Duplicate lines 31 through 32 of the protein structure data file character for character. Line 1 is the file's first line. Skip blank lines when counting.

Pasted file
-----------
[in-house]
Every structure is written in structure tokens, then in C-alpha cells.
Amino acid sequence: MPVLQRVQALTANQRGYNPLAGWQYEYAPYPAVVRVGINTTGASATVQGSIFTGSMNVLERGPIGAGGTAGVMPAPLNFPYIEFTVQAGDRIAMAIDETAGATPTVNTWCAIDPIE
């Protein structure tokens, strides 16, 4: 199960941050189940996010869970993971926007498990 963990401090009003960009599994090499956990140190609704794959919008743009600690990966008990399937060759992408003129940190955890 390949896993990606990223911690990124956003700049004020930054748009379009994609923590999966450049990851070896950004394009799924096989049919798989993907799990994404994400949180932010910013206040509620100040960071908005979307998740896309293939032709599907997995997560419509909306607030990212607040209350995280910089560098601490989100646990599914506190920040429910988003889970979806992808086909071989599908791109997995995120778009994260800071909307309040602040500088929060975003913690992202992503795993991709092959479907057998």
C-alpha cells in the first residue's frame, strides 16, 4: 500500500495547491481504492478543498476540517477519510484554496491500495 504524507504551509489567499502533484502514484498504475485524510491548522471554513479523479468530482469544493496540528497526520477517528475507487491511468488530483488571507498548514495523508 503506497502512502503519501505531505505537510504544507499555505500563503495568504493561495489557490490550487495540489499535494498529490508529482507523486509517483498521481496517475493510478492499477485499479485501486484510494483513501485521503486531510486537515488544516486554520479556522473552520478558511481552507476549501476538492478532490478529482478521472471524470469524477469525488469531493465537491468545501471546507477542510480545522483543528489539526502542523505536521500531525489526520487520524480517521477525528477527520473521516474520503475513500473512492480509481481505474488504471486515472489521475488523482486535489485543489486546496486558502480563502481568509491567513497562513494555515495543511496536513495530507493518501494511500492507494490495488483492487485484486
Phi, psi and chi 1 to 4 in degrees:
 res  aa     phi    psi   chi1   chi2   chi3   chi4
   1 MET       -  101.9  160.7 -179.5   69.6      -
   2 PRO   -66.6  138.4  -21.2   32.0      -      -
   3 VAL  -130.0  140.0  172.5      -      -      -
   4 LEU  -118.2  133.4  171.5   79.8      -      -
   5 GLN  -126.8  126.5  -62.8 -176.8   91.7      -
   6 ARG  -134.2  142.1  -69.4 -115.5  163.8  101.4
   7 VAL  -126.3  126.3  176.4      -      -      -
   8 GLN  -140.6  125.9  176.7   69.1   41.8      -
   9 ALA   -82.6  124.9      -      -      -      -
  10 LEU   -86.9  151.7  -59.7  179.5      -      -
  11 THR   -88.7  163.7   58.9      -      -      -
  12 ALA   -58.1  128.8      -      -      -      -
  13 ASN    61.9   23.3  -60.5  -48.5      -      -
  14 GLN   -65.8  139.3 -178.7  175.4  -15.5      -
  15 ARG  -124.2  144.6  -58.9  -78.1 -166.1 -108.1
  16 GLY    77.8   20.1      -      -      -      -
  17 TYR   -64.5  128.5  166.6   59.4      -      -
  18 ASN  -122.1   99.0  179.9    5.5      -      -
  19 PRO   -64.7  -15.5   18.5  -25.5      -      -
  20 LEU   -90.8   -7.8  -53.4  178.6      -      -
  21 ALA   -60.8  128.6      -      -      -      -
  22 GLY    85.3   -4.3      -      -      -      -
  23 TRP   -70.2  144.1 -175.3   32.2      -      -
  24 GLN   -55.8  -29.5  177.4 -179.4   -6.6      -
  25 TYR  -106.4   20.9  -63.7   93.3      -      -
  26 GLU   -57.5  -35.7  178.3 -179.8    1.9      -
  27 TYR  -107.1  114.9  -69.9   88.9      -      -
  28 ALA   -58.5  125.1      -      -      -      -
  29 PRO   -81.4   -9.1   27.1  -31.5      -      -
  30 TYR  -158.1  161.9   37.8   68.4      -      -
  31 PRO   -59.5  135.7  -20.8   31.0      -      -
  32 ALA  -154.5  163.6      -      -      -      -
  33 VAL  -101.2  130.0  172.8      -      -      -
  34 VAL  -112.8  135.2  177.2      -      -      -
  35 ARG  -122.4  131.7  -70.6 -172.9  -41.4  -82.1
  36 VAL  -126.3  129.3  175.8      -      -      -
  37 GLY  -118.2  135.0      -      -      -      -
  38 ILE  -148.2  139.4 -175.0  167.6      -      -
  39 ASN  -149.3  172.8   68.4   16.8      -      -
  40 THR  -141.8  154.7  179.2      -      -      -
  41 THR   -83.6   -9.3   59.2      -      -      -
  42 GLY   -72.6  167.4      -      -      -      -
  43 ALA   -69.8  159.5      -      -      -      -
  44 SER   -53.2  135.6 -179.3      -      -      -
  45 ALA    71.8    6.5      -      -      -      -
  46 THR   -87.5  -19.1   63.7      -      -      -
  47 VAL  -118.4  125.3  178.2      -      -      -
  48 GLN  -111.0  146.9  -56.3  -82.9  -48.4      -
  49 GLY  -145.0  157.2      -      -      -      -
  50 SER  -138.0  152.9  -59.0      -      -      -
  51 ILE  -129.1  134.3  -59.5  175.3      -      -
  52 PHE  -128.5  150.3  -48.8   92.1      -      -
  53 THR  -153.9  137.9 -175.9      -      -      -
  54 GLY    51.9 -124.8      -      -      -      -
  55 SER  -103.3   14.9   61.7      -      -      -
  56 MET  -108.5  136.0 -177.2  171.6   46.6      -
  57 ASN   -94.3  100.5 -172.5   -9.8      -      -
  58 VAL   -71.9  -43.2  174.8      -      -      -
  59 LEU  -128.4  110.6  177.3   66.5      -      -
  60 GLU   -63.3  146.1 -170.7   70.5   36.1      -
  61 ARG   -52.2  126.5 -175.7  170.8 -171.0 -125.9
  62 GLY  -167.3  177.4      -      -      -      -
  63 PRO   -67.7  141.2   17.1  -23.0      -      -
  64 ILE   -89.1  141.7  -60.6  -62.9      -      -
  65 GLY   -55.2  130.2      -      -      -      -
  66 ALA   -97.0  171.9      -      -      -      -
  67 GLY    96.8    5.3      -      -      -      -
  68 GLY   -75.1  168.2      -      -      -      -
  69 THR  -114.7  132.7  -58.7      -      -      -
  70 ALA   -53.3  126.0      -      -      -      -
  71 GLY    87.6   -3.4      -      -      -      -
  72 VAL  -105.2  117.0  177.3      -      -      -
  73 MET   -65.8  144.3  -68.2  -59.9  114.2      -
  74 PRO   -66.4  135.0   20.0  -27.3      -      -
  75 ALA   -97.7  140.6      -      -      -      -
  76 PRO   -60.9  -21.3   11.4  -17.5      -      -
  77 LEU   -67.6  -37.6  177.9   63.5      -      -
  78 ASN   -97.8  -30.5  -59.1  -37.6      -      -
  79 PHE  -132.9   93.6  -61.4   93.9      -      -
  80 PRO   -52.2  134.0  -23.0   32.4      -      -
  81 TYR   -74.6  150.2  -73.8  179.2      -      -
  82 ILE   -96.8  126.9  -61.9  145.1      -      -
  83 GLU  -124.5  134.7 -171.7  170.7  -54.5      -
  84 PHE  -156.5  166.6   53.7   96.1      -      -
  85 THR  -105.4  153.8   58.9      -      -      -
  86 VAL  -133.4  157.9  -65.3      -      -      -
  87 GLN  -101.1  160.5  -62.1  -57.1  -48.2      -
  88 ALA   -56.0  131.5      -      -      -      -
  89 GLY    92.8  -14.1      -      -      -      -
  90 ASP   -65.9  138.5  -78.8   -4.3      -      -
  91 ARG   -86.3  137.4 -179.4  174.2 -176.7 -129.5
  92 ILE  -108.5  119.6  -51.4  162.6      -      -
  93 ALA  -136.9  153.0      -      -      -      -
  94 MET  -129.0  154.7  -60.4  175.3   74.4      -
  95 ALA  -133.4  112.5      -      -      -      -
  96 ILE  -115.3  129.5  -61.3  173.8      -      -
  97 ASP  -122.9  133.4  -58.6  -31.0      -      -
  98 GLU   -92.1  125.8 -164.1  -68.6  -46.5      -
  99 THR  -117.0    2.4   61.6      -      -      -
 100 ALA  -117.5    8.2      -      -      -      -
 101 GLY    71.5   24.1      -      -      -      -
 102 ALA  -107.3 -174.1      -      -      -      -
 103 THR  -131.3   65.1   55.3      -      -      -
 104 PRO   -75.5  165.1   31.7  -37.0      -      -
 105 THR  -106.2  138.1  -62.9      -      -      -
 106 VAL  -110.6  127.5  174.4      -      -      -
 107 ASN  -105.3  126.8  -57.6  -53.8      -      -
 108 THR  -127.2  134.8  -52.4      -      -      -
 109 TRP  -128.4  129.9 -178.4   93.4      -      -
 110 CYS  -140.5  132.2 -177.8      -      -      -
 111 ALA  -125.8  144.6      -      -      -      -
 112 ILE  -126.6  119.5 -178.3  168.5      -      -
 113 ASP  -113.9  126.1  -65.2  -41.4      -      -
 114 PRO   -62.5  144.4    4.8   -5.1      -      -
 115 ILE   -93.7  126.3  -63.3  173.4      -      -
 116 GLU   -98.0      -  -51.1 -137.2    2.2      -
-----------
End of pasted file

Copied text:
  24 GLN   -55.8  -29.5  177.4 -179.4   -6.6      -
  25 TYR  -106.4   20.9  -63.7   93.3      -      -